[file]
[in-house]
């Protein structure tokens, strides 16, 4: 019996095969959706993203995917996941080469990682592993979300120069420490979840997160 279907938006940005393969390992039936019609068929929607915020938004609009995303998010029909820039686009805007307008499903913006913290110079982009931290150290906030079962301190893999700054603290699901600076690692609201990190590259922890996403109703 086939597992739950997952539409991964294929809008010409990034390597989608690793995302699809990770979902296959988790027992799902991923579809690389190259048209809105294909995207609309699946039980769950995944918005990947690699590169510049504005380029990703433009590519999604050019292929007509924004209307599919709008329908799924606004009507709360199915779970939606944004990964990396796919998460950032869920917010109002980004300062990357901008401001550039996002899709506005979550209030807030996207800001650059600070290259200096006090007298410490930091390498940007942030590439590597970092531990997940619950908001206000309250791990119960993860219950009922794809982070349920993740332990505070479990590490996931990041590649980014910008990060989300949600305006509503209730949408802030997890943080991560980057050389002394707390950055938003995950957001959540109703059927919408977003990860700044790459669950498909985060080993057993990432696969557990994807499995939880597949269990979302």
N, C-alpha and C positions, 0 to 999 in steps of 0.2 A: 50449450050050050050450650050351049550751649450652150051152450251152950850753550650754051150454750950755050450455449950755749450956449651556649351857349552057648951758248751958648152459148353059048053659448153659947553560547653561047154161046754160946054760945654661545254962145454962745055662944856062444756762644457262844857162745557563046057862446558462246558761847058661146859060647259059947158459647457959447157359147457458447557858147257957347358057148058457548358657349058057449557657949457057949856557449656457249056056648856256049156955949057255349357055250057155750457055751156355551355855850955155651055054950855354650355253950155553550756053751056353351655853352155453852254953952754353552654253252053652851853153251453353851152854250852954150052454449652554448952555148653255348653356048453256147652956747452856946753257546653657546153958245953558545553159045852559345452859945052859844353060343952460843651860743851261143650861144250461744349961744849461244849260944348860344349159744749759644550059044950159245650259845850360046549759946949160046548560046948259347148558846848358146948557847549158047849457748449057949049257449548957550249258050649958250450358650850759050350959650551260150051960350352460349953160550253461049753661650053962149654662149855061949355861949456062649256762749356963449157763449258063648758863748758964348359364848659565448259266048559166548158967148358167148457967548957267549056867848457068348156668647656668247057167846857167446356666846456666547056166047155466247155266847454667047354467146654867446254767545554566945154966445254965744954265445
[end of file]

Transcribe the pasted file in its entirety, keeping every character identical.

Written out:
[in-house]
């Protein structure tokens, strides 16, 4: 019996095969959706993203995917996941080469990682592993979300120069420490979840997160 279907938006940005393969390992039936019609068929929607915020938004609009995303998010029909820039686009805007307008499903913006913290110079982009931290150290906030079962301190893999700054603290699901600076690692609201990190590259922890996403109703 086939597992739950997952539409991964294929809008010409990034390597989608690793995302699809990770979902296959988790027992799902991923579809690389190259048209809105294909995207609309699946039980769950995944918005990947690699590169510049504005380029990703433009590519999604050019292929007509924004209307599919709008329908799924606004009507709360199915779970939606944004990964990396796919998460950032869920917010109002980004300062990357901008401001550039996002899709506005979550209030807030996207800001650059600070290259200096006090007298410490930091390498940007942030590439590597970092531990997940619950908001206000309250791990119960993860219950009922794809982070349920993740332990505070479990590490996931990041590649980014910008990060989300949600305006509503209730949408802030997890943080991560980057050389002394707390950055938003995950957001959540109703059927919408977003990860700044790459669950498909985060080993057993990432696969557990994807499995939880597949269990979302």
N, C-alpha and C positions, 0 to 999 in steps of 0.2 A: 50449450050050050050450650050351049550751649450652150051152450251152950850753550650754051150454750950755050450455449950755749450956449651556649351857349552057648951758248751958648152459148353059048053659448153659947553560547653561047154161046754160946054760945654661545254962145454962745055662944856062444756762644457262844857162745557563046057862446558462246558761847058661146859060647259059947158459647457959447157359147457458447557858147257957347358057148058457548358657349058057449557657949457057949856557449656457249056056648856256049156955949057255349357055250057155750457055751156355551355855850955155651055054950855354650355253950155553550756053751056353351655853352155453852254953952754353552654253252053652851853153251453353851152854250852954150052454449652554448952555148653255348653356048453256147652956747452856946753257546653657546153958245953558545553159045852559345452859945052859844353060343952460843651860743851261143650861144250461744349961744849461244849260944348860344349159744749759644550059044950159245650259845850360046549759946949160046548560046948259347148558846848358146948557847549158047849457748449057949049257449548957550249258050649958250450358650850759050350959650551260150051960350352460349953160550253461049753661650053962149654662149855061949355861949456062649256762749356963449157763449258063648758863748758964348359364848659565448259266048559166548158967148358167148457967548957267549056867848457068348156668647656668247057167846857167446356666846456666547056166047155466247155266847454667047354467146654867446254767545554566945154966445254965744954265445